EARLY morning police raids saw nearly 200 officers take part in one of Durham Constabulary’s biggest ever drug crackdowns.

At about 7.30am this morning, teams of officers simultaneously swooped on 21 properties across Darlington and Newton Aycliffe.

The operation resulted in the arrests of ten men and four women, aged between 24 and 48-years-old.

As part of the operation a further two men were arrested in Birmingham by Durham Constabulary officers, with the support of West Midlands Police, in connection with a County Lines investigation.

All were detained on suspicion of the supply or Class A drugs or being concerned in the supply of Class A drugs.

Temporary Detective Chief Inspector Nicola Lawrence, from Durham Constabulary, said: “This is one of the biggest operations of its kind that we have carried out and we are delighted with the results.

“This morning’s raids are the culmination of months of hard work and investigation which would not have been possible without the support of the community.

“I hope today’s action sends out a clear message that we will not tolerate criminality of this nature in our force area, and we will continue to take action to dismantle, disrupt and destroy these networks.”

Following this morning’s activity, Police Community Support Officers (PCSOs) are being deployed to the areas around the target properties to provide reassurance and answer any questions residents may have.

The raids formed part of Operation Sentinel - a joined initiative with neighbouring police forces tasked with disrupting and preventing organised crime.

Darlington Borough Council’s deputy leader Chris McEwan and Councillor Helen Crumbie attended the raids.

The Northern Echo: Durham Constabulary Chief Constable Mike Barton at drugs raids in Darlington as part of Operation SentinelDurham Constabulary Chief Constable Mike Barton at drugs raids in Darlington as part of Operation Sentinel

Speaking at a raid in Darlington, Durham Constabulary Chief Constable Mike Barton said: "This is part of Operation Sentinel.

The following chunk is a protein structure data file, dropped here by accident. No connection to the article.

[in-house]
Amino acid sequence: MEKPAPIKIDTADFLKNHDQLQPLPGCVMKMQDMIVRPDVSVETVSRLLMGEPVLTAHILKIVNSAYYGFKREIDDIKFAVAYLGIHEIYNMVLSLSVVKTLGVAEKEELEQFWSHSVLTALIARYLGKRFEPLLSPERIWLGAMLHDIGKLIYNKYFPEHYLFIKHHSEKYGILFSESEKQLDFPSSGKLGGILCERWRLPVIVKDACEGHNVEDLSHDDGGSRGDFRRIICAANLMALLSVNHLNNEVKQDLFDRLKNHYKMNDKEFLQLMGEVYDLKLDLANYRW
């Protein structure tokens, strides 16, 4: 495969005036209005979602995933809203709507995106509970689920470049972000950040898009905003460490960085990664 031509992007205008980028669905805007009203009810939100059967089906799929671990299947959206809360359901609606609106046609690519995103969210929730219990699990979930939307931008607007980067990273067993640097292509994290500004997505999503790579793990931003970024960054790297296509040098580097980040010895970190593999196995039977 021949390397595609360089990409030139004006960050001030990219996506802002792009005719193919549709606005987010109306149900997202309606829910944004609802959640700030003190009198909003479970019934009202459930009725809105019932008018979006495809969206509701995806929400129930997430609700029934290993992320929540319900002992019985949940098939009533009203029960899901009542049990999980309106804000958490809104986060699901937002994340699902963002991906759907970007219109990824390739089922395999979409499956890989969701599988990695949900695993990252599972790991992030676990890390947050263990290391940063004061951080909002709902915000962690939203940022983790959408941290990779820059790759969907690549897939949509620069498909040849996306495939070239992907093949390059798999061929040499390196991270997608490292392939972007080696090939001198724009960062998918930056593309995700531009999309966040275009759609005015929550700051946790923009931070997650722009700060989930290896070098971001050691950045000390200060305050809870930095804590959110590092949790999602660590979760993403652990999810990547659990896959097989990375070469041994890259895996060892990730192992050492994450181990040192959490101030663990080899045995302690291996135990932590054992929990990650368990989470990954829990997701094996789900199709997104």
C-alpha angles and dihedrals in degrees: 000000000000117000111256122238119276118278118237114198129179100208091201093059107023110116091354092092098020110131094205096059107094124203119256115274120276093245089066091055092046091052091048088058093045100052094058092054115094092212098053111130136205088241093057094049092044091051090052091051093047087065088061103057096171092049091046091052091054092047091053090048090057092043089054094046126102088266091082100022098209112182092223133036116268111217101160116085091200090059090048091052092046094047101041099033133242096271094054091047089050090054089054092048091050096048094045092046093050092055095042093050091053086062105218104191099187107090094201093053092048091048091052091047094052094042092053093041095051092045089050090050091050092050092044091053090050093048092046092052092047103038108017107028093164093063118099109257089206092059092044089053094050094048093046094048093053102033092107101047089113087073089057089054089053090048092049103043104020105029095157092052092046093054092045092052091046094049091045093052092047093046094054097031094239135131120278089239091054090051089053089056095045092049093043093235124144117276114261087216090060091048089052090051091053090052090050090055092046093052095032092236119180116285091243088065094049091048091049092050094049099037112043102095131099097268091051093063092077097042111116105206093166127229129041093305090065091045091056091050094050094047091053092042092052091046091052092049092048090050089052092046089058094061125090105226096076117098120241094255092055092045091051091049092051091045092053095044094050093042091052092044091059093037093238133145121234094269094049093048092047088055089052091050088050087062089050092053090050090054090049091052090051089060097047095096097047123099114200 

"All the North-East forces have combined to deal with organised crime and particularly county lines and urban gangs coming out into provincial towns like Darlington so they can sell drugs and deal in death in a very violent way.

"It's really important that all the forces combine with the National Crime Agency to make sure we're hitting this world nationwide. 

"We're here in Darlington but simultaneously down in Birmingham there are a couple of arrest warrants being conducted there.

"We know that some of the dealing here in Darlington is being conducted from Birmingham.

The Northern Echo: Officers make an arrest during drugs raids in Darlington as part of Operation Sentinel. Picture: Georgia BanksOfficers make an arrest during drugs raids in Darlington as part of Operation Sentinel. Picture: Georgia Banks

"The scale of the problem of drug addiction and drug dealing across the UK is a real scourge.

"In my 39 years in policing, the amount of heroin that is being produced in Afghanistan has gone up 100-fold.

"There are now 9,200 tons of heroin produced in Afghanistan. In Europe, Britain imports most of that. That has to have an impact. 

Sadly, there are far too many people who are addicted to heroin and frankly I don't think we're doing enough to break that cycle of addiction.

"We've got to make sure drug addicts, and particulary drug dealers are arrested but there needs to be a rethink about how we tackle addiction.

"It's been proven time and time again that heroin assisted treatment is the best way to deal with people that are addicted to heroin, and yet here we are still serving up Methadone. That might work for a minority but a third of all the drug addicts in my county are topping up with street heroin.

"I'm a strong advocate of heroin assisted treatment. That might not be the total answer but I do think it will stem the tide that little bit more. We need to have a grown up debate about it."

Inspector Chris Knox, from Darlington Neighbourhood Police Team, said: “We have attended 18 addresses in County Durham and Darlington.

“I think class A drugs are available in all areas now, so the problem is a concern for everybody.

“We get little bits of intelligence from community members which is how the operation has come about. We build on that intelligence and strike once we have the evidence to secure prosecution.

“The operation has been conducted as a result of community intelligence and I would urge the community to continue to reports such concerns to either the police on 101 or Crimestoppers anonymously on 0800-555111.”